Crocodile msh - Ammut, the demoness at the judgement hall, had the head of a crocodile along with other fearful creatures, and was known as 'the devourer of the dead' who punished evildoers by eating their hearts. The god of the Athribis region, the solar god Horus KhentyKhenty, was sometimes shown as a crocodile. But the crocodile was also sacred to Sobek, who was portrayed as a human with the head of a crocodile, or as the crocodile itself. The temples of Sobek usually had sacred lakes where crocodiles were fed and cared for. The hippo goddess of childbirth, Taweret, was thought to have the back and tail of a crocodile, or was shown with a crocodile perched on her back.

Falcon / Hawk byk - The sacred bird of the falcon-headed solar god Horus, it was also regarded as his Ba. The falcon was a bird that had protective powers, and was frequently linked with royalty, where it was depicted as hovering over the head of the pharaoh, with outstretched wings. The falcon was also sacred to Montu, god of war, and Sokar, god of the Memphite necropolis. The bird of prey was sometimes associated with Hathor, 'The House of Horus'. The son of Horus, Qebehsenuef who guarded the canopic jar of the intestines, was a falcon-headed god. The human headed ba-bird was sometimes given the body of a falcon.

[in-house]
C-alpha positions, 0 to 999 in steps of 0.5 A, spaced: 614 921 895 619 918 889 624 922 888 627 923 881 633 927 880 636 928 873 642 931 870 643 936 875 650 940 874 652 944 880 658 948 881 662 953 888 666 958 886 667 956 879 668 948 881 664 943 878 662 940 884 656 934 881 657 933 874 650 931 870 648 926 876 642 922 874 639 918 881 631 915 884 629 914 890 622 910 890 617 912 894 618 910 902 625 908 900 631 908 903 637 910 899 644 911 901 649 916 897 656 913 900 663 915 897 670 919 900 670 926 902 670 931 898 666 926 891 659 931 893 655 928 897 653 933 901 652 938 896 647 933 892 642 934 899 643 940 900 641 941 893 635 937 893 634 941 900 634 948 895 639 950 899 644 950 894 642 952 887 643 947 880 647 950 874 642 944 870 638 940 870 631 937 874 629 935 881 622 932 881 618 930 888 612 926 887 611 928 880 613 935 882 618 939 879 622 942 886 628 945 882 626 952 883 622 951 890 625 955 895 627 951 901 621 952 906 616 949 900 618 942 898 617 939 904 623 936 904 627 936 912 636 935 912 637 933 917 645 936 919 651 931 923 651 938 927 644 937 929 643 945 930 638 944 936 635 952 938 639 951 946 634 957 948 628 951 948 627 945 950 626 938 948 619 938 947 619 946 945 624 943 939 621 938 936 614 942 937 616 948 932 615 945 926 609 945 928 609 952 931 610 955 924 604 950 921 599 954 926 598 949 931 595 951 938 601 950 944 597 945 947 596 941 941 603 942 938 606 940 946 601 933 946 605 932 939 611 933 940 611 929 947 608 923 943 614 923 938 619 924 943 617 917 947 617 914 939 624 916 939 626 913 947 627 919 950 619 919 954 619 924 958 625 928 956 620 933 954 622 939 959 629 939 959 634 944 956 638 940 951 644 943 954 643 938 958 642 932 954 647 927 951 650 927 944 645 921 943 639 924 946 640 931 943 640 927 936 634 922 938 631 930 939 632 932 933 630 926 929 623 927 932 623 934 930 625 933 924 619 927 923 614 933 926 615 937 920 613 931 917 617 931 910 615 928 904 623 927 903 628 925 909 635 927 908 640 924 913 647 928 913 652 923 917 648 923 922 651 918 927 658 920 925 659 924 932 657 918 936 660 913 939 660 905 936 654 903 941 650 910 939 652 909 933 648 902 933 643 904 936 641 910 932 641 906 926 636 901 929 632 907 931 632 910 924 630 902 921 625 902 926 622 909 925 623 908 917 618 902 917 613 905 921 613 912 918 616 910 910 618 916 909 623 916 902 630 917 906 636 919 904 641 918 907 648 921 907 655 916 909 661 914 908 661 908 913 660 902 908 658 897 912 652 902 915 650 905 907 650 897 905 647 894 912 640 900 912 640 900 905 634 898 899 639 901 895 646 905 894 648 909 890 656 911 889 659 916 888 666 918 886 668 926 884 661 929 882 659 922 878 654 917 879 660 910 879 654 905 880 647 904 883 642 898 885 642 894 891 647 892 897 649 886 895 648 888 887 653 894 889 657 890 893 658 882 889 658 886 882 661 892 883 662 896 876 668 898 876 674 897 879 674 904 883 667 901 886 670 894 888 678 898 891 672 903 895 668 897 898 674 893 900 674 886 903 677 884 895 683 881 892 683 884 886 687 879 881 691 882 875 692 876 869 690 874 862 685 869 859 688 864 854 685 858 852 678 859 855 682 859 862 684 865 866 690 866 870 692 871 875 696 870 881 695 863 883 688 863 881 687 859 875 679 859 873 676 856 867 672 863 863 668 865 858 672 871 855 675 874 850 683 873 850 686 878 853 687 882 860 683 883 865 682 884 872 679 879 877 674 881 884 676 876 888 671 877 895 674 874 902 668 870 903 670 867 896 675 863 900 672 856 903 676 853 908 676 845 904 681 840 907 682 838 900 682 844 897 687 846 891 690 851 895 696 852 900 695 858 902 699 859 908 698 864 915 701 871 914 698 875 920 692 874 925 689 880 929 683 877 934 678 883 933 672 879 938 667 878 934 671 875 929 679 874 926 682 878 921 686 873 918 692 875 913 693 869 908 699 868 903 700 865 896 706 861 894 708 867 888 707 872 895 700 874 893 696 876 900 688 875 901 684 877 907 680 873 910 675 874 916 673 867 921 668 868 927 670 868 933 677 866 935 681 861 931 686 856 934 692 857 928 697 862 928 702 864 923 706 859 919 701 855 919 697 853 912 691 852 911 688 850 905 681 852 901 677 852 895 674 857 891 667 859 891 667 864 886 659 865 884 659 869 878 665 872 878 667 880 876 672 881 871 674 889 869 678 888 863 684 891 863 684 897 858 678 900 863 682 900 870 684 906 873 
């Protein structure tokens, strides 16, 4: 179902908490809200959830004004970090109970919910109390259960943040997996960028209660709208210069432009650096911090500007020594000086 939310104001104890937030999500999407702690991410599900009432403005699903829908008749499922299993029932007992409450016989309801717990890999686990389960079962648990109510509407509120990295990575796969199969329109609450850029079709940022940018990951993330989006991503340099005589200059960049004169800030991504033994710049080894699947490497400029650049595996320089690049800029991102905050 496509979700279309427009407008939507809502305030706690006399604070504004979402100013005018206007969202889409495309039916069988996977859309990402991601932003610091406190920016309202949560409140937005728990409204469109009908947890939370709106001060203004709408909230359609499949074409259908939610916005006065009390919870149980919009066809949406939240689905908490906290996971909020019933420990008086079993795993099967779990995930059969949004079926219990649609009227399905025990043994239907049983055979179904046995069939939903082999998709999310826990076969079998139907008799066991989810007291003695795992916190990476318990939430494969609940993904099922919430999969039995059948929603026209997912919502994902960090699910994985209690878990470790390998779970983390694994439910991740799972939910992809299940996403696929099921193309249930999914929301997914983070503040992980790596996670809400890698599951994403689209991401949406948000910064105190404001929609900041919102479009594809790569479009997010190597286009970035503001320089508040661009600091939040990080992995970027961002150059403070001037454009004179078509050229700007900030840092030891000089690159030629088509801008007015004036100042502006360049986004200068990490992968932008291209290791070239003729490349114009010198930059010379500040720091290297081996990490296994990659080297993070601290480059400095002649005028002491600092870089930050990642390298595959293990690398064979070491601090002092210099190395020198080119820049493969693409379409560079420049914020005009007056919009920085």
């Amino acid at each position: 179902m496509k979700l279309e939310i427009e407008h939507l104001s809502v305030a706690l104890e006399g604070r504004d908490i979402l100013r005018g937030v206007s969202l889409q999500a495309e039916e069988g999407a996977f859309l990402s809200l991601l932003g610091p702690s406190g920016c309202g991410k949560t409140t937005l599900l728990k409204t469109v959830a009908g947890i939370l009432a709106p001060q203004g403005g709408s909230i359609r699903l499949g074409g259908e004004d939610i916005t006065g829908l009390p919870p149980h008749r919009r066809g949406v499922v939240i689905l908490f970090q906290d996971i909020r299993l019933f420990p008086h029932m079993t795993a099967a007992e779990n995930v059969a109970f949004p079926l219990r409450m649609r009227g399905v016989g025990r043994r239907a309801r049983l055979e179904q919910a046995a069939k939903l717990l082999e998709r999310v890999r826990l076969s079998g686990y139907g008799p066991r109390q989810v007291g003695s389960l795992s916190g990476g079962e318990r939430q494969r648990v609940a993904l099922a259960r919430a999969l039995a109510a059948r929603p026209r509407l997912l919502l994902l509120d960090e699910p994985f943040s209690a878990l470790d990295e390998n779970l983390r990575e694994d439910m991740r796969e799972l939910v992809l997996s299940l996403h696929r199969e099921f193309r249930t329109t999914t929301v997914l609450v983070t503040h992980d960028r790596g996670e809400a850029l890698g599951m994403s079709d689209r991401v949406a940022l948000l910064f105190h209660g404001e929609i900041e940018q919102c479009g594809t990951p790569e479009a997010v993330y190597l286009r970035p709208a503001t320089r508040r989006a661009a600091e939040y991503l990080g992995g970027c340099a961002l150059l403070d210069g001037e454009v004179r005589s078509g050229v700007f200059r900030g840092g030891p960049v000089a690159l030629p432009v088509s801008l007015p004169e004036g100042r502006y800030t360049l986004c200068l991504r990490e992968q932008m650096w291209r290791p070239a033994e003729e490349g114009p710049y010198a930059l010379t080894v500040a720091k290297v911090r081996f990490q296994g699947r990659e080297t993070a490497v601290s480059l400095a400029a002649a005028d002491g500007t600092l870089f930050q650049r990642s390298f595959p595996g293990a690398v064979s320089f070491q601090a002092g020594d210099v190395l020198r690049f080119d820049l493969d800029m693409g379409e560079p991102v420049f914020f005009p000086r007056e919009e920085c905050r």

Frog qrr - The frog goddess Heqet was often shown as a frog-headed woman or as a frog. Because the Egyptians saw that there were many frogs, all appearing from the Nile, they associated the frog with fertility and resurrection, and so Heqet was a goddess of childbirth. The four male primeval gods of the Ogdoad - Nun (water), Amen (invisibility), Heh (infinity) and Kek (darkness) were all frog gods.

Goose gb - The goose was the sacred animal of Geb, who was also known as 'The Great Cackler' when he was in goose form, and had the sign of the goose as his headdress. Isis was sometimes described as 'the egg of the goose', being the daughter of Geb.

Heron bnw - The bnw-bird was represented as a heron, and was thought to be the original phoenix - it was a bird of the sun and rebirth, the sacred bird of Heliopolis, closely linked to the primeval mound. It was also thought to be the Ba of both Ra and Osiris.